The WSO Associate Concertmaster is nominated for his debut album of Ysaye's Six Sonatas for Violin.
This weekend the Canadian music industry is gathered in Hamilton, Ontario for the 2015 JUNO Awards. Manitoba is well represented in many categories including, of course, classical music. Stobbe's CD is up against Brandon's James Ehnes for Classical Recording of the Year: Solo or Chamber Ensemble.
Sara Krahn had the opportunity to sit down with Karl to talk about his album and his first nomination.
Karl Stobbe, Winnipeg's own celebrated violin virtuoso, would rather not be referred to as a "master of his craft." "Yeea, I'm not sure we can go that far," he said to me over coffee at a local joint. I had met with Stobbe to discuss his Juno-nominated recording of the 19th century Belgian violinist Eugene Ysaye's Six Sonatas for Solo Violin, and one of the first things I tried to do was flatter him with compliments about his "violin mastery" on the album. This is not Stobbe's style. "I've had people come up to me on occasion and tell me that I make it look so easy and, to be honest, I'm thinking "Man I hate you, do you have any idea how hard I've worked? I'd rather have my performance sound really difficult!""
There is a refreshingly honest comment. Most of us tend to assume that the aim of a virtuoso is to overwhelm audiences with their effortless ability. Stobbe happens to be a really great violinist, but that is not the point. The point is that, for him, music is a constant process of learning, reworking and interpreting. Terms like "master" and "effortless performing" can work to shortchange this process. Of course, most of us make these comments in an effort to bestow the highest praise on a musician. But Stobbe is tired of these kinds of words.
"I like the word gravitas," he said. "The performances I like best are the ones where you can feel the musician putting the world on their shoulders, and then throwing it at you - they have gravitas."
Gravitas, in this context, refers to a dignified or profound quality of playing. I think it is fair to say that Stobbe's recording of Ysaye's Six Sonatas has some of this gravitas, in addition to a great story.
When someone had initially suggested to Stobbe that he record all six of Eugene Ysaye's monumental sonatas, his response to them was, "You're nuts." According to Stobbe, it is rare for a violinist to play them all - only one other Canadian violinist has performed the full six in concert.
Eugene Ysaye takes up a mighty place in the history of violin performance. Famously hailed as "The King of the Violin," Ysaye demonstrated a profound understanding of the violin's technical and artistic potential in both his performance and composition.
To say that his Six Sonatas for Solo Violin, Op. 27 are merely showpieces undermines the extent of their violin wizardry.
"Ysaye imagines things on the violin that have never been thought of before, and applies a highly imaginative compositional creativity to it."
Each of the Six Sonatas is dedicated to a violinist colleague of Ysaye's, and composed in their corresponding styles. The Sonatas are a tour de force of the large, flexible tone and elegant virtuosity that characterizes Ysaye's work.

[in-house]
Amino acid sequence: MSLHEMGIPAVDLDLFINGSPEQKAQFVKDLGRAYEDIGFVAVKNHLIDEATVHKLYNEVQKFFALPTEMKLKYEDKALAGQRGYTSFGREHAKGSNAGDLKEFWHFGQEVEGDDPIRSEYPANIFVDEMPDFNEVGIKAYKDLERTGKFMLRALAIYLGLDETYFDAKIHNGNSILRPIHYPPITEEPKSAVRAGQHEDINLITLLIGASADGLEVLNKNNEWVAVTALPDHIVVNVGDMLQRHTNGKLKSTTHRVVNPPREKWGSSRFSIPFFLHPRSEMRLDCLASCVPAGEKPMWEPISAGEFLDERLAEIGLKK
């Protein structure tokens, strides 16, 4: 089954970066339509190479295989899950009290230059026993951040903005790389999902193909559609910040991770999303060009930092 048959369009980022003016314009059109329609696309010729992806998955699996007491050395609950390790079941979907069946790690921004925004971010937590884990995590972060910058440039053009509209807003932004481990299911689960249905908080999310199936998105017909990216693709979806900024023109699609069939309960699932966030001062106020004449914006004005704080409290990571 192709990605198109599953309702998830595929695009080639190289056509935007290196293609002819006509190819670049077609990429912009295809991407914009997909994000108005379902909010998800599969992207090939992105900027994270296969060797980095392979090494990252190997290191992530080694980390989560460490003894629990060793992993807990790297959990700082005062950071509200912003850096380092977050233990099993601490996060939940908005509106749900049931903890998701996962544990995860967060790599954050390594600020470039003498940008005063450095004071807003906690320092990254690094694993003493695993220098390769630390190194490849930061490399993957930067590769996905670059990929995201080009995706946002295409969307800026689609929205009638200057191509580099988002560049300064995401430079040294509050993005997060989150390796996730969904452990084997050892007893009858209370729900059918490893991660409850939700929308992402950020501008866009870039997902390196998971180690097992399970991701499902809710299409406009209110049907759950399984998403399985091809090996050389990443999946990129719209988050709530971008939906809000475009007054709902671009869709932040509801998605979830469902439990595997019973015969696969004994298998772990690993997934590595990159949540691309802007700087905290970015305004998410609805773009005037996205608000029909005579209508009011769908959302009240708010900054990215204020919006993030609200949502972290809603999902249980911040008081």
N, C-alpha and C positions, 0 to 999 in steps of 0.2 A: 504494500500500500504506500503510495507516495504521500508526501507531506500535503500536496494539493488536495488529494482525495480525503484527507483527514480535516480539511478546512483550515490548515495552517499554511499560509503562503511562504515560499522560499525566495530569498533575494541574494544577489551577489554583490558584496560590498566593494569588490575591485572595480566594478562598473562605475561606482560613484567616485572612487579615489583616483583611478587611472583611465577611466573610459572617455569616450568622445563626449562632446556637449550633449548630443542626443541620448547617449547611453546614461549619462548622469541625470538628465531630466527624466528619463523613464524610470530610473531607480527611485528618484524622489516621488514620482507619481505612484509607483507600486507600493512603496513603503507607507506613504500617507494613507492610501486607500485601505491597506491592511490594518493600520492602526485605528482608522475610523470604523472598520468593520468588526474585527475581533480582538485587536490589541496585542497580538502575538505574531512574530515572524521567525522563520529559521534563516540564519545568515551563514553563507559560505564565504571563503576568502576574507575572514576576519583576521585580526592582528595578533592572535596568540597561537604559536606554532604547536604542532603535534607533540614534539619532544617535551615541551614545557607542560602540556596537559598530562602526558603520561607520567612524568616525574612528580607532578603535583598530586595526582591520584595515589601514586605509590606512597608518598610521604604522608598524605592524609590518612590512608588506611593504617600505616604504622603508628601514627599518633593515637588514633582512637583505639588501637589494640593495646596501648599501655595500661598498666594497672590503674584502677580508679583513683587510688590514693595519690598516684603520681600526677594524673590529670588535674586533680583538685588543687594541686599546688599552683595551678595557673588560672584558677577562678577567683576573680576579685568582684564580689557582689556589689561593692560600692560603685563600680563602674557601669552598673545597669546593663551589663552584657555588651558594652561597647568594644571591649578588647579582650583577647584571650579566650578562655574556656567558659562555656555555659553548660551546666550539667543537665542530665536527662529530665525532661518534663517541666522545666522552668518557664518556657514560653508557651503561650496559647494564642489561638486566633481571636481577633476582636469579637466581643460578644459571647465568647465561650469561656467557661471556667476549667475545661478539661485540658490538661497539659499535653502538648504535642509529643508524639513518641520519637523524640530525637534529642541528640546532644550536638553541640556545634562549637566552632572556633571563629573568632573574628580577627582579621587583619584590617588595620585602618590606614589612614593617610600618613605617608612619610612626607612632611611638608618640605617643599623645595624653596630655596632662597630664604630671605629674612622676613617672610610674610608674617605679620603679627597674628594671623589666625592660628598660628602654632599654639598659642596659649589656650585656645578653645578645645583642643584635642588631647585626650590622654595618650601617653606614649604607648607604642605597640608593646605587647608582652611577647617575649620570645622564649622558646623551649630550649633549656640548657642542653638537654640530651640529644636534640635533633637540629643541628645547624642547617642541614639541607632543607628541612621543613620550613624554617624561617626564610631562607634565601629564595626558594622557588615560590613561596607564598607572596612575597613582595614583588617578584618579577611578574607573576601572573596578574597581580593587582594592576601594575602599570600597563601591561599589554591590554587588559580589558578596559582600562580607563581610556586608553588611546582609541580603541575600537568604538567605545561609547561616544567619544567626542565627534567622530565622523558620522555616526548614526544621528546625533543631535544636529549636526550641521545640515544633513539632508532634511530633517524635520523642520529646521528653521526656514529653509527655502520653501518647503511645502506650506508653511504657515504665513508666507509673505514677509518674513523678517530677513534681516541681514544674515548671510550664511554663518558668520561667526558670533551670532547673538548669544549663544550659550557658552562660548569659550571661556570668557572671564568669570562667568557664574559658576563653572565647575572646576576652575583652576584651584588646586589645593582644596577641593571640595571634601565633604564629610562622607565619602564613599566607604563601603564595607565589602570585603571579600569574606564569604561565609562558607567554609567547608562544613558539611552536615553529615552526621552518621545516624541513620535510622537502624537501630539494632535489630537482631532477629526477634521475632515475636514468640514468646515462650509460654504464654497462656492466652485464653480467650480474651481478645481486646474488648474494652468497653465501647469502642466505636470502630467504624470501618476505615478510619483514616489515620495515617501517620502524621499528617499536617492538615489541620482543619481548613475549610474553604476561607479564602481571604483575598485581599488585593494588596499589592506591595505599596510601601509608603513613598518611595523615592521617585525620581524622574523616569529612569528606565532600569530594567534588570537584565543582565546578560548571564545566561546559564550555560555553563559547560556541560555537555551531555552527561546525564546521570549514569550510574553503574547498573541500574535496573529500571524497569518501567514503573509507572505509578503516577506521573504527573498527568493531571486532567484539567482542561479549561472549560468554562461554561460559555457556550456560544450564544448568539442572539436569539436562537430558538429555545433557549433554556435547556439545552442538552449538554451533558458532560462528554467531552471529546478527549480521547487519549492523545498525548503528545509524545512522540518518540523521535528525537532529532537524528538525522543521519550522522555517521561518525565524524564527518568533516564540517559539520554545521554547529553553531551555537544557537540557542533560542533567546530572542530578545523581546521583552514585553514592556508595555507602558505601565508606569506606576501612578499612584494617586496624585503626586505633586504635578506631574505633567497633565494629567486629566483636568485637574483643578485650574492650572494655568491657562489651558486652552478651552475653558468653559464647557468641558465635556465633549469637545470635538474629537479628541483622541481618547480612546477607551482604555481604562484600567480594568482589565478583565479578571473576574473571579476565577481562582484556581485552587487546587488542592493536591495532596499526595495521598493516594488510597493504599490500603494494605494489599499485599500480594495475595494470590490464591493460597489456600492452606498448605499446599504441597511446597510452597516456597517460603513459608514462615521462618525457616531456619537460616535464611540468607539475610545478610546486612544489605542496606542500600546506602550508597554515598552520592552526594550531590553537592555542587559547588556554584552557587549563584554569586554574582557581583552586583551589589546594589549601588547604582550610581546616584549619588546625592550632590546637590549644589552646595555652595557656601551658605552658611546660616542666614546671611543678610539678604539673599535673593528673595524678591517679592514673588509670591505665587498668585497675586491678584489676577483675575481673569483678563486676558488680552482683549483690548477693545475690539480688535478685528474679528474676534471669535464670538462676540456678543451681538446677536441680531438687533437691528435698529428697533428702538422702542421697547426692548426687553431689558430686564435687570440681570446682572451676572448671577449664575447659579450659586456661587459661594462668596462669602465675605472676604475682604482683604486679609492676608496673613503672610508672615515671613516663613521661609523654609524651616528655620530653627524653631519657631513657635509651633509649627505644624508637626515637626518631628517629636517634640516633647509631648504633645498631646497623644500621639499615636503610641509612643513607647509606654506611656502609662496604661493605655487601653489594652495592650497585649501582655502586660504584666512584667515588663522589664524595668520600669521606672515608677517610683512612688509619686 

It is not difficult to understand why Stobbe is drawn to a composer/violinist like Ysaye. Ysaye's motto was "Nothing which wouldn't have a goal emotion, poetry, heart." Sounds a bit like Stobbe's gravitas.
Stobbe started playing the Six Sonatas when he was eighteen, and "fell in love with them." His initial plan was to perform one every summer as part of the concert series at the Winnipeg Millenium Library.
This plan took a different turn in 2013 after his mom - Linda Stobbe - passed away of breast cancer. Stobbe began using his mornings to practice the Sonatas as a form of therapy.
Linda Stobbe was a skilled pianist, and in the past had made a recording of some of Schumann's sonatas. Unfortunately there had been only one copy of the recording, and it was now lost.
Consequently, Stobbe began to wonder, "If I'm a performer, what is my legacy? What are my kids going to remember of me? Every morning i'm playing Ysaye, thinking about my kids, thinking about my mom, and I was like that's it."
The recording process took a total of six days spread out over three months. The resulting album is a spectacular feat, capturing both the stylistic detail and the overall enigma that characterizes Ysaye's work. Despite the album's success - it's up for a JUNO in the category of Classical Album of the Year: Solo or Chamber Ensemble - Stobbe says that it is unlikely he'll ever do another solo recording. "In the studio you can be a little riskier than you can on stage, but in many ways it's worse than the pressure of a performance - there are a lot more people involved in a recording process."
Too bad. But, c'est la vie, so be it. One recording chock full of gravitas is better than none.
The 44th annual JUNO awards will be hosted in Hamilton, Ontario this weekend over two nights. The live broadcast happenes Sunday night. Some of the other nominees for Classical Album of the Year: Solo or Chamber Ensemble include James Ehnes for Bartok: Chamber Works for Violin No. 3, and Angele Dubeau & La Pieta for Blanc.
Sara Krahn is a freelance contributor for Classic 107. She is a full time music student at Canadian Mennonite Calendar.